Obama’s Cuba Policy Triggers Unintended Migrant Crisis

Obama’s Cuba Policy Triggers Unintended Migrant Crisis
Cuban migrants outside the Costa Rican immigration building at the border with Nicaragua, Penas Blancas, Costa Rica, Nov. 16, 2015 (AP photo by Esteban Felix).

In an ironic example of the Law of Unintended Consequences, President Barack Obama’s effort to normalize relations with Cuba has triggered a new humanitarian crisis, a serious diplomatic standoff in the Americas, and a renewed sense of panic among many Cubans that, if not addressed effectively, could lead to even greater problems.

As soon as Obama and his Cuban counterpart, President Raul Castro, simultaneously announced an agreement to start thawing diplomatic ties back in December 2014, officials in the South American nation of Ecuador noticed something rather curious happening: a sharp upswing in the number of Cubans turning up at their immigration counters. Ecuador had abolished all requirements for tourist visas back in 2008. Since then, Cubans seeking to reach the U.S. had started transiting through Ecuador on their way north. Suddenly, just after the move to normalize Cuban-American ties, the trickle of Cuban migrants turned into a steady stream. Before long, it would become a rushing torrent.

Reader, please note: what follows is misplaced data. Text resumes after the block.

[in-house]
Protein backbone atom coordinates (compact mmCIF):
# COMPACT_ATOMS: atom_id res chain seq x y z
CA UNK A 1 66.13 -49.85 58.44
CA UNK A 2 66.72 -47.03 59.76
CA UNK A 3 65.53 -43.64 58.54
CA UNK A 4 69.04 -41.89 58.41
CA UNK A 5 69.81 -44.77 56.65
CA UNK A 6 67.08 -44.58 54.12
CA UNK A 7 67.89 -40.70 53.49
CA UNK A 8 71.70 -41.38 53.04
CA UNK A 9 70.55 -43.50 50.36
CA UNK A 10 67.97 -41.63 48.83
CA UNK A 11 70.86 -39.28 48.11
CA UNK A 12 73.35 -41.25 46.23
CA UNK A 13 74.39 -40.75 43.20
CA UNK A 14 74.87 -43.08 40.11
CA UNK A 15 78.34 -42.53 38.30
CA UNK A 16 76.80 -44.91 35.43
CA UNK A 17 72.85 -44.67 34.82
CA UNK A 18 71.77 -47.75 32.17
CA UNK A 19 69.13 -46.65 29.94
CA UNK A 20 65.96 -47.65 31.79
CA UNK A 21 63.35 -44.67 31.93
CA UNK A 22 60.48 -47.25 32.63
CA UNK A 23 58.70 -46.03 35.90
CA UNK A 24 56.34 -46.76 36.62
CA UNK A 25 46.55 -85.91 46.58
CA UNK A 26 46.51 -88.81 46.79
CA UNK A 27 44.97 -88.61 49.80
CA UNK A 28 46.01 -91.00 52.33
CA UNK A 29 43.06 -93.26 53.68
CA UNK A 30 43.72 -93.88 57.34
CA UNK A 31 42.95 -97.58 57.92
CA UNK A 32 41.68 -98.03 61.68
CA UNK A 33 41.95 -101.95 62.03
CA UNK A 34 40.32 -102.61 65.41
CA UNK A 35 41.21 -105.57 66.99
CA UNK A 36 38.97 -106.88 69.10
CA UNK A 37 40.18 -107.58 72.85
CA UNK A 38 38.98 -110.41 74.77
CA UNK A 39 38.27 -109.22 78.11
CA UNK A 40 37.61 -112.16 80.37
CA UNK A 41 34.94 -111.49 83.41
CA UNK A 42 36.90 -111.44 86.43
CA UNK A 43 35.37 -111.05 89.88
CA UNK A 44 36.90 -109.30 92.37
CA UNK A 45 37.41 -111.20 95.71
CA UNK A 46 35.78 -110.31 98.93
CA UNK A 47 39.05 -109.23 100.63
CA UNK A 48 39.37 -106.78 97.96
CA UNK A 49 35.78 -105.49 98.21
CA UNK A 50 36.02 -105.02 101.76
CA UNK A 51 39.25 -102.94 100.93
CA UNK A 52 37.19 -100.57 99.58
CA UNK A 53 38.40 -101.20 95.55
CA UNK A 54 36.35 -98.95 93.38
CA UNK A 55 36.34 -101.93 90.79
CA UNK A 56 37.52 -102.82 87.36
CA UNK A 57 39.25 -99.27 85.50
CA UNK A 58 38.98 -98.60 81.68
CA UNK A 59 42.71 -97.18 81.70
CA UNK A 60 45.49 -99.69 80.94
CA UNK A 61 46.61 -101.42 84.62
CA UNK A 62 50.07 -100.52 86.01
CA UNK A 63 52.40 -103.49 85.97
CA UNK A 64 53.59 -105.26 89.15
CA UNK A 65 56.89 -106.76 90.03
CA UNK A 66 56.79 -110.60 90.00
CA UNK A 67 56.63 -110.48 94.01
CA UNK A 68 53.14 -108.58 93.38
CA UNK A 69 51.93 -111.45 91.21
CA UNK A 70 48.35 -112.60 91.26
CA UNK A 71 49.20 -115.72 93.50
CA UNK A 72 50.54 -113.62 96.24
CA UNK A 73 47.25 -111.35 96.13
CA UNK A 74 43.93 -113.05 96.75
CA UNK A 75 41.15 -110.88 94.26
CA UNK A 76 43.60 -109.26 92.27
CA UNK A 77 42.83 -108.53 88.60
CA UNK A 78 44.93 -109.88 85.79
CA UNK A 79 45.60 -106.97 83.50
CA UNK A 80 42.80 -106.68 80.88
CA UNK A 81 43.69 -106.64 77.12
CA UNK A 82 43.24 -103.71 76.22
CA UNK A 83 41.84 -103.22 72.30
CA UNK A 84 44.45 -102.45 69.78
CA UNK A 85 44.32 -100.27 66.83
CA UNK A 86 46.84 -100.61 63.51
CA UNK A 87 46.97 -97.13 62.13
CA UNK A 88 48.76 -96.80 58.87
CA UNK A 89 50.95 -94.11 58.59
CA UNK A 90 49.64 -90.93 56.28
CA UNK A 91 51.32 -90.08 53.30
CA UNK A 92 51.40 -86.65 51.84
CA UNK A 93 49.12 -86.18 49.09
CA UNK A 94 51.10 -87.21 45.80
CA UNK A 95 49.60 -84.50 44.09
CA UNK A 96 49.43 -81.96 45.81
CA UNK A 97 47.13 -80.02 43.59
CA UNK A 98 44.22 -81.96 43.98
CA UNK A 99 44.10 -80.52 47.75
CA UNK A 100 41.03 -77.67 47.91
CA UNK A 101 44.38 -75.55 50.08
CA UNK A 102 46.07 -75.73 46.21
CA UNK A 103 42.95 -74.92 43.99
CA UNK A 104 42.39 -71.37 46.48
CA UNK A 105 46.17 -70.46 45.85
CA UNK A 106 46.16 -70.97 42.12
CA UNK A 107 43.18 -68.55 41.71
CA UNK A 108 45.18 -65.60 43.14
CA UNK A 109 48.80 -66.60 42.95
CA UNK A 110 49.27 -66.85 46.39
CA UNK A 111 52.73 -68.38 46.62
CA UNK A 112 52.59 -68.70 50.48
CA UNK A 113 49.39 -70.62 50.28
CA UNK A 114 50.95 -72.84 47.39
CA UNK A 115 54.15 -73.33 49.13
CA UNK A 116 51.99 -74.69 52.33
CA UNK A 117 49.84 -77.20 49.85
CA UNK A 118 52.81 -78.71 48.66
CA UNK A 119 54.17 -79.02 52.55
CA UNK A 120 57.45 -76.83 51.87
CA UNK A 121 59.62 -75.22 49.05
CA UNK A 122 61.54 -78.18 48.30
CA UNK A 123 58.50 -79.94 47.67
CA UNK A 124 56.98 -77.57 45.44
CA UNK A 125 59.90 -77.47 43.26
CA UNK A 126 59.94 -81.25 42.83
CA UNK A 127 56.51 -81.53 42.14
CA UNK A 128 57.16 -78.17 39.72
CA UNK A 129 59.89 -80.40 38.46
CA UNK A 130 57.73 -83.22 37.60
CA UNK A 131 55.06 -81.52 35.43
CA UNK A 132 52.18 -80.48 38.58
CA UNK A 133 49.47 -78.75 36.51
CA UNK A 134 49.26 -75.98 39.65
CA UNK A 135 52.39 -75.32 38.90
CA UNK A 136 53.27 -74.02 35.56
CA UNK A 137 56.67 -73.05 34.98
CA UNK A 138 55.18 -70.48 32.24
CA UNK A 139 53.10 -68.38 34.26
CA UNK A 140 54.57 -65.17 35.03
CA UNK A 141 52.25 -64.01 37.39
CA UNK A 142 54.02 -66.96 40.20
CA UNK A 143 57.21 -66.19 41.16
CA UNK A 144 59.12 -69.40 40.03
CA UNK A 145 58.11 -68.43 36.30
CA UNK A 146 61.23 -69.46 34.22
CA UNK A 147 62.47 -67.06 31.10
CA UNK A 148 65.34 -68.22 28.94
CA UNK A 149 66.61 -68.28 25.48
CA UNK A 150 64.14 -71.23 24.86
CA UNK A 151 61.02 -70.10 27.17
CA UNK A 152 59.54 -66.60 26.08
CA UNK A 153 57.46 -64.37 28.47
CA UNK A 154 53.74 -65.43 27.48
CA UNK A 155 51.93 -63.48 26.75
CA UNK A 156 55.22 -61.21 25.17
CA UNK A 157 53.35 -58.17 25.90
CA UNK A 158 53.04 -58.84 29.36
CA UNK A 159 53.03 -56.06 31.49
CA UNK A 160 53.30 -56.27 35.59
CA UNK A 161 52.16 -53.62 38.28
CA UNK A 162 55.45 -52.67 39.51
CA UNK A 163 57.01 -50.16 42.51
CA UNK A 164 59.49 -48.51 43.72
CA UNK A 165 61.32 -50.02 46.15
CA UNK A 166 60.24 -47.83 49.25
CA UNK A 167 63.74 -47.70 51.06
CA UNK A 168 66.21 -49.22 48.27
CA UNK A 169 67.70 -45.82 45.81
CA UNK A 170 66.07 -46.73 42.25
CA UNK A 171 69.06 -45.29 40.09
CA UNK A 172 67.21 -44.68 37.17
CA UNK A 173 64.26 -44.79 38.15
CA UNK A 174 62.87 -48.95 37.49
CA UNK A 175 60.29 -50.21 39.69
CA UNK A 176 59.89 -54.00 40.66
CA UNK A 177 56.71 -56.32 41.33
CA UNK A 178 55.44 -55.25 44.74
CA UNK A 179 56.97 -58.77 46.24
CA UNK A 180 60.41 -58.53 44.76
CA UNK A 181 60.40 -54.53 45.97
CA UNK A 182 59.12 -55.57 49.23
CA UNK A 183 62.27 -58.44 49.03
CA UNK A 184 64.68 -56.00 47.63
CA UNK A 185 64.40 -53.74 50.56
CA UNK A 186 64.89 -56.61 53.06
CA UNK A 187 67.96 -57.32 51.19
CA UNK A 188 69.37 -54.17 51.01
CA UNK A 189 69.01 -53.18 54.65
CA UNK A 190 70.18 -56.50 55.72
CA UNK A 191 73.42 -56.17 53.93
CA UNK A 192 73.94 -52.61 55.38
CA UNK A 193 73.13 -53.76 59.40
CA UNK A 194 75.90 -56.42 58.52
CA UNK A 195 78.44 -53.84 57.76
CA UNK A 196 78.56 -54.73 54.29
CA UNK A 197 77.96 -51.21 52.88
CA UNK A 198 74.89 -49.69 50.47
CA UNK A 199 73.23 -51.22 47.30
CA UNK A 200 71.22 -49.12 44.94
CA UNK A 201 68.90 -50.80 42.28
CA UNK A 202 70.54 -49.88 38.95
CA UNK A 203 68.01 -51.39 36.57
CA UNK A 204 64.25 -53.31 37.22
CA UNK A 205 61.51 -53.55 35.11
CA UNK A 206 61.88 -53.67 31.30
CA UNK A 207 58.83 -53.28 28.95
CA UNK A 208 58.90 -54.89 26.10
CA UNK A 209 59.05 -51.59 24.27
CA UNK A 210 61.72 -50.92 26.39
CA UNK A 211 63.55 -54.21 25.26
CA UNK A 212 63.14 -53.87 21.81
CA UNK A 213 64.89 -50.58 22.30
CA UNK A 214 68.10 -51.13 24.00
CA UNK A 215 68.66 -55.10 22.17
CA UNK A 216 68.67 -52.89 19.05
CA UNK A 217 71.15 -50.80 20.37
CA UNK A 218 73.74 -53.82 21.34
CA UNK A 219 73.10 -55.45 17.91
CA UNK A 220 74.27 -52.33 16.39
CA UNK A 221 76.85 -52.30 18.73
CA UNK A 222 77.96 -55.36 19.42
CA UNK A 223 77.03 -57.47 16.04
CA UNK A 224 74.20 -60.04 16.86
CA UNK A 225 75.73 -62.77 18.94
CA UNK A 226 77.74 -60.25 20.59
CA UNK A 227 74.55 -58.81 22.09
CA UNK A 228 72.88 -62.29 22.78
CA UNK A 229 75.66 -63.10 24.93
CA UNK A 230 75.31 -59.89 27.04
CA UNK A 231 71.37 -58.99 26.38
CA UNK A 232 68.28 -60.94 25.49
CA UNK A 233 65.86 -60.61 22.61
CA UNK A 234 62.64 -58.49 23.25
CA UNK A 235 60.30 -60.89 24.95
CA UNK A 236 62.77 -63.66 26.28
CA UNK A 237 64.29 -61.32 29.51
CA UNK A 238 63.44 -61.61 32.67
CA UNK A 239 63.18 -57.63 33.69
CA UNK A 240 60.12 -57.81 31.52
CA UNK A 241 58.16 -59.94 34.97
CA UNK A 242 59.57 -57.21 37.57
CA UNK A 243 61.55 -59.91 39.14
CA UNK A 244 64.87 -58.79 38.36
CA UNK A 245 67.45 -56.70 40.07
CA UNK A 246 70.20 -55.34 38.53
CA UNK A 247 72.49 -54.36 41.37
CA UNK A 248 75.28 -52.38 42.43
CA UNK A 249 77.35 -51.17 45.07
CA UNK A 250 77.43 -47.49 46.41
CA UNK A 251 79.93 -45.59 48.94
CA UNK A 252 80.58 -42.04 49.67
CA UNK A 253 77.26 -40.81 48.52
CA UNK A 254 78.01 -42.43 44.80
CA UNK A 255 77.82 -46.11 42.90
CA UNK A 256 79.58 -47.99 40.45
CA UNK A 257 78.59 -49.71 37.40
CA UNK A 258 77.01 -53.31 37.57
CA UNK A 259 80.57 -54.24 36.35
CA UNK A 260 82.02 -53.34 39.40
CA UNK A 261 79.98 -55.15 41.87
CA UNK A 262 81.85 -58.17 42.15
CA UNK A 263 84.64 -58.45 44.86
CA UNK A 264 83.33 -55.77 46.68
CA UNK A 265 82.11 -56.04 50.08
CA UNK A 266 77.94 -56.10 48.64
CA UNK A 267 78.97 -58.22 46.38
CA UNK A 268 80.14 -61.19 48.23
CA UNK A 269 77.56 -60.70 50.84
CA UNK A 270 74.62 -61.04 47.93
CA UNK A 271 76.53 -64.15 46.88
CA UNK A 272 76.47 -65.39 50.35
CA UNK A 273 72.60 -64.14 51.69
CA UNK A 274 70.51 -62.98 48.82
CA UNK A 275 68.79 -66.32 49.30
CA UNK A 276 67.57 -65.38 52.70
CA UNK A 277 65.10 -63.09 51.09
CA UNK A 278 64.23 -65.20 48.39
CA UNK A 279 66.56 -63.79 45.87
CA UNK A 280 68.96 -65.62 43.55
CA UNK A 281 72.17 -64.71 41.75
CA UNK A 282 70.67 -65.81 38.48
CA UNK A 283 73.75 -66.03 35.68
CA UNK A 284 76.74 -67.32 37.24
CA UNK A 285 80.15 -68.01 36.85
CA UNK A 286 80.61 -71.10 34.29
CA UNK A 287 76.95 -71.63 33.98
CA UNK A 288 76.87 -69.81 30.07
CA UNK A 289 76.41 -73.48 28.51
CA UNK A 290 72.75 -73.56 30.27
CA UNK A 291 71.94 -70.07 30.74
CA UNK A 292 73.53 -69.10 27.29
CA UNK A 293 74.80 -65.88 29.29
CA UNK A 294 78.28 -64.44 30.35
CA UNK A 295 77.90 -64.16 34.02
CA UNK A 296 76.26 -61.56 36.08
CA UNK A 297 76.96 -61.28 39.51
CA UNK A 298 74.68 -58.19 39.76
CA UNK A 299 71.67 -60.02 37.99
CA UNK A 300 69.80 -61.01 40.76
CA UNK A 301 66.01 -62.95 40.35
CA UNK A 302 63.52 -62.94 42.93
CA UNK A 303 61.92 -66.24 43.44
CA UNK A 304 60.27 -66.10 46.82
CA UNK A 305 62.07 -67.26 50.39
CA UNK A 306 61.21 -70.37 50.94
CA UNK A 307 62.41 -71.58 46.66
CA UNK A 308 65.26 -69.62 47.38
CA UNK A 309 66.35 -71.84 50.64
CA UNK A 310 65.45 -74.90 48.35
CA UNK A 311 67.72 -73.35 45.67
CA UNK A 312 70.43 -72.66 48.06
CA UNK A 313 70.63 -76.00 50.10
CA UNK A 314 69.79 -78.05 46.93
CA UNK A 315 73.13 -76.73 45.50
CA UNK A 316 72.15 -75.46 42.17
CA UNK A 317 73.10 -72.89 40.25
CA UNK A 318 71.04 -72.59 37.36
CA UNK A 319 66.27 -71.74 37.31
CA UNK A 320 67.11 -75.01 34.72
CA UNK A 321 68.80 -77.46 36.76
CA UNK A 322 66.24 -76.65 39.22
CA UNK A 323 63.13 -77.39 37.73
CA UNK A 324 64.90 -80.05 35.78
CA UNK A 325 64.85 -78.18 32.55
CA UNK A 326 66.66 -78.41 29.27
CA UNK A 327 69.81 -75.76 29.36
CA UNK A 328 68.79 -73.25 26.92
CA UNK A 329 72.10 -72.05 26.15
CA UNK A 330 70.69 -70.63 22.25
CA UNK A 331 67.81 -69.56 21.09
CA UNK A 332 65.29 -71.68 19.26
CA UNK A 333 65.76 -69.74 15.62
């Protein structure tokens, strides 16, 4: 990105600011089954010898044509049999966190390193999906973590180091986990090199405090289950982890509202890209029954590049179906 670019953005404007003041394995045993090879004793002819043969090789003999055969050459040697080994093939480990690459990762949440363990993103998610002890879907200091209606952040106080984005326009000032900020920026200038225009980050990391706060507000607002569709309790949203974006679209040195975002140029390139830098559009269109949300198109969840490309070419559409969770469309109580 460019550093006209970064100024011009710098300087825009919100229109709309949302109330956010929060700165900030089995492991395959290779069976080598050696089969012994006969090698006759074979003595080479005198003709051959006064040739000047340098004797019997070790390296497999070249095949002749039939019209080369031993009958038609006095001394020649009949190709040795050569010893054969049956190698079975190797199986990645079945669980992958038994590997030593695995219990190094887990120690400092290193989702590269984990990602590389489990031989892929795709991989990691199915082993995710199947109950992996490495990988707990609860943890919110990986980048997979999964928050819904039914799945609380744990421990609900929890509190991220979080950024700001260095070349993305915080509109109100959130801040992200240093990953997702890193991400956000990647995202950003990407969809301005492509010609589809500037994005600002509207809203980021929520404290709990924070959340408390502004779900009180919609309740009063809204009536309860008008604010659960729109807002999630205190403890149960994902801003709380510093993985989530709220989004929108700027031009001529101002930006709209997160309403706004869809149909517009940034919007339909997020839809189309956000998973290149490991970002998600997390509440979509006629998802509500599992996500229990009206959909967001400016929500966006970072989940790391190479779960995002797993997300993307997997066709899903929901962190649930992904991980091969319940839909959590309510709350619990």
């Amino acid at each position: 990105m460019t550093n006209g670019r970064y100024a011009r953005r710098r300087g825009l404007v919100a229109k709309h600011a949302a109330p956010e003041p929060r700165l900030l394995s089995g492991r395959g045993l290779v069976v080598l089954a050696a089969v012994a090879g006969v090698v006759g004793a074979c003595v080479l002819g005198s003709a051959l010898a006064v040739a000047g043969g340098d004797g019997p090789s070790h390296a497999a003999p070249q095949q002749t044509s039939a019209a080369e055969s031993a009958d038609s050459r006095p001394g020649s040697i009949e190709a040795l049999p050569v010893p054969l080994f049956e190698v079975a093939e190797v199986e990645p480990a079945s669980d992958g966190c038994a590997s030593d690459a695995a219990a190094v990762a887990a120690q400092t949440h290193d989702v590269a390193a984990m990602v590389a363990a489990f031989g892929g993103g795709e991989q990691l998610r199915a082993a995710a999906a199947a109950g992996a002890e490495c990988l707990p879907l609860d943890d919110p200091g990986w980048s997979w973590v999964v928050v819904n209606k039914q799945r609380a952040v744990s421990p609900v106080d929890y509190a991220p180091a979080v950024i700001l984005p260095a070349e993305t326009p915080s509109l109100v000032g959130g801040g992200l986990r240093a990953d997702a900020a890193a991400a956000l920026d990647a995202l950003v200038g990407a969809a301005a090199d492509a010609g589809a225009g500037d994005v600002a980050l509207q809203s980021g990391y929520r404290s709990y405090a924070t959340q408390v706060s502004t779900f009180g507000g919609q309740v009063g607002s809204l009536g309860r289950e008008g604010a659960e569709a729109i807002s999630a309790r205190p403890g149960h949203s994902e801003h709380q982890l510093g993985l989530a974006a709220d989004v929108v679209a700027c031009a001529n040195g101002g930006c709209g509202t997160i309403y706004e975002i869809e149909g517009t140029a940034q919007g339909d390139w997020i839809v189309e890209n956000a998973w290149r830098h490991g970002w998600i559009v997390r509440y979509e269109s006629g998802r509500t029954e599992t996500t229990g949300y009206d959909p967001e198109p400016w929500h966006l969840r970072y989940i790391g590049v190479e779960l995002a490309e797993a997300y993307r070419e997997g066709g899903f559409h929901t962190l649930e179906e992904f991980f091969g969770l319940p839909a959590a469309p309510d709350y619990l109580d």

The trigger for what some in Cuba say could become a stampede out of the island is a rumor percolating across the country claiming that Washington, as part of its new ties with Havana, plans to end its favorable treatment of Cubans seeking asylum in the United States. Washington denies any such plans exist, but the denials, which defy common sense, have done nothing to slow the accelerating exodus from Cuba.

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